Hauntology refers to the ghostly presence/absence of that which can be read between the lines of an artwork, the invocation of spirit through matter. The concept of hauntology was introduced to me through “Haunted Landscapes”, an anthology of essays edited by Ruth Heholt and Niamh Downing. Inspired to explore the concept of hauntology as it applies to psychogeography: how different locations influence behaviour, I endeavoured to open a space for the expression of genius loci or spirit of place, using local natural materials within this project.
Under lockdown, the focus of my work became my own garden, from which I derived materials such as clay, birch bark, hazel whips and oak-gall ink, as well as materials previously collected from the area by my family and neighbours, such as animal skulls and wood. The temporal influence of Mayday and the coronavirus crisis also fed into the work via the themes of death, of turning inwards and renewal. The processes I underwent to transform these collected raw materials into tangible works connected me to the land from which I took the materials.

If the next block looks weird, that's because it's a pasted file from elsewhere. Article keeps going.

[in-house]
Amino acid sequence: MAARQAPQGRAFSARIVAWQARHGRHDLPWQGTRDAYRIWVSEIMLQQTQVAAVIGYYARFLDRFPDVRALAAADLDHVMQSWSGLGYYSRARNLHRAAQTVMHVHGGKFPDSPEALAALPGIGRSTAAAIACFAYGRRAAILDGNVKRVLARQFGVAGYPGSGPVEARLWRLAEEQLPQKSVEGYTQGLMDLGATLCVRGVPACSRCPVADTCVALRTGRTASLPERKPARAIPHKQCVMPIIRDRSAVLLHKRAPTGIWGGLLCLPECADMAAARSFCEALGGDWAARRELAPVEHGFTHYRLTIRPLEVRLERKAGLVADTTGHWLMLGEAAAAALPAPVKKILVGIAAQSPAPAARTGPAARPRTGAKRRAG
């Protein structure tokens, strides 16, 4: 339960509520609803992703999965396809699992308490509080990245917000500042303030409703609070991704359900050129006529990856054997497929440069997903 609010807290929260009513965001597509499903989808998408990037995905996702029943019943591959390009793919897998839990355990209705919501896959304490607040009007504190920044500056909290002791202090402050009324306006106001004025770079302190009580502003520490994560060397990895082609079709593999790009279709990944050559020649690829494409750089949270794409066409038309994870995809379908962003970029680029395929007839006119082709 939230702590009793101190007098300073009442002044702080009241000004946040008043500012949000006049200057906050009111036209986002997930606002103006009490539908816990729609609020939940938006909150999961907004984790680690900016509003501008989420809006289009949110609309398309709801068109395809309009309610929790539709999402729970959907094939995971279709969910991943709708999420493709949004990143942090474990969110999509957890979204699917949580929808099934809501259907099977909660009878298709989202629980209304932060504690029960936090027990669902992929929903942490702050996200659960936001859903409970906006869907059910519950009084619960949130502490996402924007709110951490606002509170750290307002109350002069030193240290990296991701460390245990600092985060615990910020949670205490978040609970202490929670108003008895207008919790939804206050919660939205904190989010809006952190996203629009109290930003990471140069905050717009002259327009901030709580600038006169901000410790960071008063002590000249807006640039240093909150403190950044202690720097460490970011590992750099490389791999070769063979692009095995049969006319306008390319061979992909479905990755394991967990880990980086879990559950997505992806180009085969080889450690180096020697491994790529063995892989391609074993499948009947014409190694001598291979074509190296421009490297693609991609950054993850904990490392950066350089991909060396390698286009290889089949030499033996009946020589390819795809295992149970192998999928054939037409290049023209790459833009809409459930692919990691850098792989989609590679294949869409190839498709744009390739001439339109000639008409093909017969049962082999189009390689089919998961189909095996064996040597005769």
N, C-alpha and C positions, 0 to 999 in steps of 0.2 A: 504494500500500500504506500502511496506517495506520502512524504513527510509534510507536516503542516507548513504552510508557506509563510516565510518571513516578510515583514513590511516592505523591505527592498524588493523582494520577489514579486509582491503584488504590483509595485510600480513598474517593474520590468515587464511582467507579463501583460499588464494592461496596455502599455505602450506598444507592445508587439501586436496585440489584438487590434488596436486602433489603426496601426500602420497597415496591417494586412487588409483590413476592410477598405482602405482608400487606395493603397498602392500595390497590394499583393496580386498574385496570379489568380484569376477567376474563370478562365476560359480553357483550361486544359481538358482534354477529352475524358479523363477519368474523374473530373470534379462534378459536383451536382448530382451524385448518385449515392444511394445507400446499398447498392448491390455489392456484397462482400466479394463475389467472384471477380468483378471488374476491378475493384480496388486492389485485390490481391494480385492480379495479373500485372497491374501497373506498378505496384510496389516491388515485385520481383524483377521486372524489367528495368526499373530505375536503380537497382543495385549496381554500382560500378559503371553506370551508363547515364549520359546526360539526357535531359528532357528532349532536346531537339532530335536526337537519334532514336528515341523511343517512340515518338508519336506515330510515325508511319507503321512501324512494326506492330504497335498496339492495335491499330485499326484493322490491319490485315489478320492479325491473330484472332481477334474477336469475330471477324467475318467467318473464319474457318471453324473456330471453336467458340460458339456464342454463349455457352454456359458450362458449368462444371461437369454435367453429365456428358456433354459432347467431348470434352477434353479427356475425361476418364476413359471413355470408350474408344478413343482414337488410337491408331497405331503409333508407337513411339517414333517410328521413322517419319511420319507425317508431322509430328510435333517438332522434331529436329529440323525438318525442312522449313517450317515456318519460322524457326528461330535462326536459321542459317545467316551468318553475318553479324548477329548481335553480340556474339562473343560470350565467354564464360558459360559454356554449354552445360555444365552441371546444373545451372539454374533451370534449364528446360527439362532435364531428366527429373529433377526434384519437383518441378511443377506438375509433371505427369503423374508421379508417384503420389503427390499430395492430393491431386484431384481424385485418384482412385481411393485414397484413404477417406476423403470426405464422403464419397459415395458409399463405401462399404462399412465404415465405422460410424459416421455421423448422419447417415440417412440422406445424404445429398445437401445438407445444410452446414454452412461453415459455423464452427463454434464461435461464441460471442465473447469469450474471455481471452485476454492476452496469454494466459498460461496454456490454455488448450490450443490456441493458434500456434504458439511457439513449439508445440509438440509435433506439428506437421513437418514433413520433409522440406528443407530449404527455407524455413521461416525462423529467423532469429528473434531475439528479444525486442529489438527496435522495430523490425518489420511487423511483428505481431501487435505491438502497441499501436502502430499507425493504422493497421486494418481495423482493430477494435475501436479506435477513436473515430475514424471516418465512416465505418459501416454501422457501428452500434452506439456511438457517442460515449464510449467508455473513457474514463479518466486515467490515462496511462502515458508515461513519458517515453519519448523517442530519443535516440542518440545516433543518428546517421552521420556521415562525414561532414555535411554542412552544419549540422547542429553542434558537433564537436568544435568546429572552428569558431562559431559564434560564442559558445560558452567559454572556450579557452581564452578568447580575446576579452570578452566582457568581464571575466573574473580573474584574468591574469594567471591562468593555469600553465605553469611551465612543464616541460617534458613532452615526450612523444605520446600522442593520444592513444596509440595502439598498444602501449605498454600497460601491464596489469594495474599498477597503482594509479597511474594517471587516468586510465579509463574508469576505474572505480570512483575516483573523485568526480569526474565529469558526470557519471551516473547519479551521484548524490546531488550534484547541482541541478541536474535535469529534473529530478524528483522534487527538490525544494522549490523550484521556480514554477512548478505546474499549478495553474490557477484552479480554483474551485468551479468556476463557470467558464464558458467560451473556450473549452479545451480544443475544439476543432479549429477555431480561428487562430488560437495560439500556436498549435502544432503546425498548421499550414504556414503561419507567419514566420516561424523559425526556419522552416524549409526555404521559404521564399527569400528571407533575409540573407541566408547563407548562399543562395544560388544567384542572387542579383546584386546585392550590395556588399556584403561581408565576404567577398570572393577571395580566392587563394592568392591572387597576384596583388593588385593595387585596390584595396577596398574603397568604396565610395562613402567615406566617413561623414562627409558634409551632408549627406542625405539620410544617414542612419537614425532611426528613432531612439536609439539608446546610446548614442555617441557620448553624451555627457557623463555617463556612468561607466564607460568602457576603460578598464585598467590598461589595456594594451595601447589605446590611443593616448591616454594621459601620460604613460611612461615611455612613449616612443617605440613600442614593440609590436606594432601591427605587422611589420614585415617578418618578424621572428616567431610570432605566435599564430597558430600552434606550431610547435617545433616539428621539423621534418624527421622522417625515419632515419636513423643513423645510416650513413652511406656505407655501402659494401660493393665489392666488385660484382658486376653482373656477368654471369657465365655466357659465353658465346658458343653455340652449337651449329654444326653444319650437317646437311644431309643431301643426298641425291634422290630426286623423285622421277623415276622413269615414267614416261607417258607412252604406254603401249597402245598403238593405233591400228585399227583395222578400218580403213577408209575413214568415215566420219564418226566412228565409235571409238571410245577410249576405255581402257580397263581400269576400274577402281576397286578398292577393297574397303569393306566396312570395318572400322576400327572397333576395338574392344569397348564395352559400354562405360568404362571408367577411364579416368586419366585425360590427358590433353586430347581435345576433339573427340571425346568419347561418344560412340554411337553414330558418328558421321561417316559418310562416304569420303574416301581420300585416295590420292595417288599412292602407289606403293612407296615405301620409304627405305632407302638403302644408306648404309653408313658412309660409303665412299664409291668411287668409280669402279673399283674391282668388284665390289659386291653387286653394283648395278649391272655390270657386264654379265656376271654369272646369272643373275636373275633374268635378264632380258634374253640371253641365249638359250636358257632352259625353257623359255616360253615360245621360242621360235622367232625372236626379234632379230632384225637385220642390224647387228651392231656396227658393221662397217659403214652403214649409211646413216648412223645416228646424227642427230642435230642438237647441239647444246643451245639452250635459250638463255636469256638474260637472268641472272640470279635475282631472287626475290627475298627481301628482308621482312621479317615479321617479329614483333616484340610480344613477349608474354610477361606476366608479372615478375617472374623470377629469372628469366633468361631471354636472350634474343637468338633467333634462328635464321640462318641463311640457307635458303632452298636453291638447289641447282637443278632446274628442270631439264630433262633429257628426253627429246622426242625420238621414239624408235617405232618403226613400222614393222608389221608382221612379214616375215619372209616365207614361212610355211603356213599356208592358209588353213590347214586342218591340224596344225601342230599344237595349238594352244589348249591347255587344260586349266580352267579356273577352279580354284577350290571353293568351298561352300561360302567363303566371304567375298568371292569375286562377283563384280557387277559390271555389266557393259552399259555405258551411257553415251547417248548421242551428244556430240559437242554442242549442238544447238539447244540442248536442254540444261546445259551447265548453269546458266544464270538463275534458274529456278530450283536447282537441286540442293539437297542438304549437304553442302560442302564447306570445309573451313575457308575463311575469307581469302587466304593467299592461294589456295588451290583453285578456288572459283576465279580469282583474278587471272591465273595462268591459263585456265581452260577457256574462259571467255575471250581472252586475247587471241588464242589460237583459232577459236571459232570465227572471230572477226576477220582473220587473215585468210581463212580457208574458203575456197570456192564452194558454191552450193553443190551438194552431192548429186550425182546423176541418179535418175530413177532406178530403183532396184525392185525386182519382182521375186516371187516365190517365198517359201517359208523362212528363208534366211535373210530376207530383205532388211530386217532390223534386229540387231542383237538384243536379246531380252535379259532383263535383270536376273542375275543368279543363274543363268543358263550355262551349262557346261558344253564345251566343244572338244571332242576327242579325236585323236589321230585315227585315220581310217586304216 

As well as hauntology and psychogeography, initial inspiration for the project included British traditions and folklore, and prehistoric art. I used folkloric themes and imaginary beasts as inspiration for the content of my work: such as the green man and cup and ring marks. Abandoning an idea to present my work in the context of a website ostensibly created by an amateur modern antiquarian, I instead concluded my project by creating digital collages using images and artefacts from my garden and the surrounding area.